Special Teams




FG/XP Pts+

Kick Pts+

Kick Ret

Punt Pts+

Punt Ret

















How much wood would a long-snapper chop if a long-snapper could chop wood?

If the subject of this question is recently cut long-snapper Boone Stutz, the answer seems to be, "A whole forestful". FO Big Kahuna Aaron Schatz detailed the effect that Stutz' presence had on Seattle's special teams in a recent ESPN article:

Seattle just signed its third long-snapper of the season, Jeff Robinson, who replaces Boone Stutz, who replaced Derek Rackley after Week 5.

With Rackley as the snapper, Seattle punts were worth 3.2 points of field position above league average, and Seattle gained 2.4 points on field goals compared to a league-average kicker. With Stutz, punts were worth minus-10.8 points of field position below league average, while missed field goals and an aborted extra point cost the Seahawks minus-3.0 points compared to a league-average kicker.

Mike Holmgren recently put it very succinctly. "The snap, like the snap from center or anything that you think should be fairly automatic, we can't think that much about it," he said. "And certainly our kicker can't, and our punter can't. If all of a sudden they go, 'Where is it going, and what's happening here?' then that affects how they play."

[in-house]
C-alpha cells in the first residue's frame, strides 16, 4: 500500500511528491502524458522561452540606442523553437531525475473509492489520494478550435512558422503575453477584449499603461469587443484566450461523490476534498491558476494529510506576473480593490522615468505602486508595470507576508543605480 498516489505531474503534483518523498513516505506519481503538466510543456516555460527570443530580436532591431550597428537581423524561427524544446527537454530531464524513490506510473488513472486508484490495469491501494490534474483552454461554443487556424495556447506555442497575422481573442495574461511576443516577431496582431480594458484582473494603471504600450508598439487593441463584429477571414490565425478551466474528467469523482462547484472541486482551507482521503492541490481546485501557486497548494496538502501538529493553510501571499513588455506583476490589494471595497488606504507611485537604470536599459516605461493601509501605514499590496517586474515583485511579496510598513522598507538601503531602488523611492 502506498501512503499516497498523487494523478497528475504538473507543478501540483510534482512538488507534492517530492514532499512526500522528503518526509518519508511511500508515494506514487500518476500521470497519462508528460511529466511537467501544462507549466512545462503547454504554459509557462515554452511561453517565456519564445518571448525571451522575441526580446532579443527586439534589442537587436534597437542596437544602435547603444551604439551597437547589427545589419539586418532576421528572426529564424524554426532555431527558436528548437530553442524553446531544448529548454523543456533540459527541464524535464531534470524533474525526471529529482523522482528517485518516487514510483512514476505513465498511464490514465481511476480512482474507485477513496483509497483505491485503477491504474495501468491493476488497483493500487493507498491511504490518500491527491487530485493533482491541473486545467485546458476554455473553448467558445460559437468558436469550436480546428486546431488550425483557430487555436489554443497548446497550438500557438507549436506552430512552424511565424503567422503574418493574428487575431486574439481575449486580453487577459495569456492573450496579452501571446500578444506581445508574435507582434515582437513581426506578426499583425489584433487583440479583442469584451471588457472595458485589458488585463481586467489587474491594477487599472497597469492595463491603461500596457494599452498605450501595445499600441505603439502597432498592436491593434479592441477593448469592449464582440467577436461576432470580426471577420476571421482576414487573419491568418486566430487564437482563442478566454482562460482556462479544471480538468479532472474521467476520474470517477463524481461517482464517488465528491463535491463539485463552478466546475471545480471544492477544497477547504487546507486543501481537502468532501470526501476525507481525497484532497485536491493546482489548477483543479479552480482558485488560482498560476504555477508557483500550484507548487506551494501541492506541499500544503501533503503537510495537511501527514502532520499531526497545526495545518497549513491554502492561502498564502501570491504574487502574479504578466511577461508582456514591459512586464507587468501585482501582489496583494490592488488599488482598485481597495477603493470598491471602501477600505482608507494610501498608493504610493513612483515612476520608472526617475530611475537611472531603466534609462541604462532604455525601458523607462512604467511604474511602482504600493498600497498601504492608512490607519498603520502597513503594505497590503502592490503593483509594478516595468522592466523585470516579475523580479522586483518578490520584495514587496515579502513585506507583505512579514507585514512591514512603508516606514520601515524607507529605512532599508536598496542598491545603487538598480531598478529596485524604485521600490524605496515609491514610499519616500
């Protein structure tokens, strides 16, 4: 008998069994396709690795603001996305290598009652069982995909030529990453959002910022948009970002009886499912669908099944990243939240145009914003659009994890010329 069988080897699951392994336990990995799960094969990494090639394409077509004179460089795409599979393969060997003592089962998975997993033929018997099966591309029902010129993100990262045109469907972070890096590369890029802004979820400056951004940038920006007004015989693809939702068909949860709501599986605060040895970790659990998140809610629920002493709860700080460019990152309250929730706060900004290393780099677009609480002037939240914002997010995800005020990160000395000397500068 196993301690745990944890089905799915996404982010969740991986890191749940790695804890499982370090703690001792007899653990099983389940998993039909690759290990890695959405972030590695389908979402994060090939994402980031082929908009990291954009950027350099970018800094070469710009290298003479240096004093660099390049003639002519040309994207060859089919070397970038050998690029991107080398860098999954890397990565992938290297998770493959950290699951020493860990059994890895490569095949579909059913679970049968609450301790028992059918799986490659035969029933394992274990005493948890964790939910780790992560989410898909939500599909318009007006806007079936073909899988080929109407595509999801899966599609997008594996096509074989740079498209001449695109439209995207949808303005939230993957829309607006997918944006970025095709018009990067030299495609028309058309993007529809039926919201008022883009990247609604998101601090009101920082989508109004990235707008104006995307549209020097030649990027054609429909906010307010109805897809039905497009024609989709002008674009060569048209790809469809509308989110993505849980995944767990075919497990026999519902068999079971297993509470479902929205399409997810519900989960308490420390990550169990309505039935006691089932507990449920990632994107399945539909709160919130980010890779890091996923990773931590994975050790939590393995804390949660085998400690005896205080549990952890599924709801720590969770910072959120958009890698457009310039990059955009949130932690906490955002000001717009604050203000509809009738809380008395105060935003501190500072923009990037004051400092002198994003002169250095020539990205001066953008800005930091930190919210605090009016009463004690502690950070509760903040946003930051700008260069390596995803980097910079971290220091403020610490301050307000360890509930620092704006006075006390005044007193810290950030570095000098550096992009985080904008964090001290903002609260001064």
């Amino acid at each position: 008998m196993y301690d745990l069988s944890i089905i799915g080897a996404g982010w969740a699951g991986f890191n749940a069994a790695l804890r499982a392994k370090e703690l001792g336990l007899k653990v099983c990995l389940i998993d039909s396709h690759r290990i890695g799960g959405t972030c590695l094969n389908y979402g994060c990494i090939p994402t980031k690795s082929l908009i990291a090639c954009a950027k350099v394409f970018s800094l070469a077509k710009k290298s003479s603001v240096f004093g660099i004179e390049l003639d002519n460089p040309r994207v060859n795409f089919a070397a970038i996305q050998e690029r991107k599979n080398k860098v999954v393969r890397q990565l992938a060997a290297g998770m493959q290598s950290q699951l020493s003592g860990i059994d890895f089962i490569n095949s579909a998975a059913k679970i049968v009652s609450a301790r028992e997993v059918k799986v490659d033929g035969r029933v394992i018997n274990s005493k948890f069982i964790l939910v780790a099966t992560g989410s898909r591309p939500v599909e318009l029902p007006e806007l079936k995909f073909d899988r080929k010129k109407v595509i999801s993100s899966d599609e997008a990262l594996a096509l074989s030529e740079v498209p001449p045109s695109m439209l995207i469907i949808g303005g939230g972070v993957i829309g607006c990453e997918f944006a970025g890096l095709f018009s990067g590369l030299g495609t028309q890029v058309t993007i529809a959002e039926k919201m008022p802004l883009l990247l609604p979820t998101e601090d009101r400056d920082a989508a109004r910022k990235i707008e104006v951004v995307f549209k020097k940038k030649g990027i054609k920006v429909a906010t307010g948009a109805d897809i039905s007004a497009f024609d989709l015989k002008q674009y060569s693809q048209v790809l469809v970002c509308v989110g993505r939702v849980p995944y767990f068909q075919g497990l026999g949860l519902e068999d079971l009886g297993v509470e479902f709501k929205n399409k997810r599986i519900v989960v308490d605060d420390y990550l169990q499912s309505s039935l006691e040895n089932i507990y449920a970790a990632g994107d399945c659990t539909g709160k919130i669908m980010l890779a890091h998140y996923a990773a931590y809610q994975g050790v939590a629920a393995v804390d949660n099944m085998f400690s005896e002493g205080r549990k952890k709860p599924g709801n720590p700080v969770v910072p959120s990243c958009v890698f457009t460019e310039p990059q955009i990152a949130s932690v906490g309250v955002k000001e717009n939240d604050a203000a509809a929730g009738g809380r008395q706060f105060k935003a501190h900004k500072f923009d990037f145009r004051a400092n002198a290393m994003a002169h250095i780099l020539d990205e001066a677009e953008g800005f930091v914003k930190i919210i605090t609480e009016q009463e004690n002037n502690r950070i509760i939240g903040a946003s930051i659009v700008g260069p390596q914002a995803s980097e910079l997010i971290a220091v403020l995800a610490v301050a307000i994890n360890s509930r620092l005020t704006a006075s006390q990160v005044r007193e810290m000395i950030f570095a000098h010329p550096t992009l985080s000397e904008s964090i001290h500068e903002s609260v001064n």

Robinson hasn't played in the NFL since 2005, but longtime NFL scout Tom Marino, who knew the veteran from his days in St. Louis, told me this about Seattle's new long snapper:

First off, he is a great kid and was a very dependable long snapper for the Rams.  He also worked some at tight end, fullback, and H-back but was really not a factor at any of those positions.  The Cowboys signed him as a free agent and gave him a good deal of money, but they wanted him to do things he was unable to do in my opinion.  As a long snapper he was extremely dependable and even covered better then one would expect.  After he signed with the Cowboys, he was still hanging around the locker room (saying his goodbyes for what seemed like a week) Everyone liked him, from the coaches to the security guards.

Translation: It can't get any worse than it was. Well … actually, it can, as evidenced by Carolina's special teams numbers.

The summary is simple for this game: John Fox' team will have to do everything right and hope for a Seahawks defensive letdown against what will most likely be an undrafted rookie quarterback making his first NFL start. Given Holmgren's admonitions about not letting down, I don't think there's much of a chance. Seattle desperately wants to avoid last season's late stumble. This game could be closer than it seems due to the road and early game factors, but the dogs will hunt.

This one might get ugly.

Doug Farrar is the Editor-in-Chief of Seahawks.NET, a staff writer for Football Outsiders, a contributing author to Pro Football Prospectus 2007, and he writes NFL previews for the New York Sun. Feel free to e-mail him here.

SeahawkFootball.com Top Stories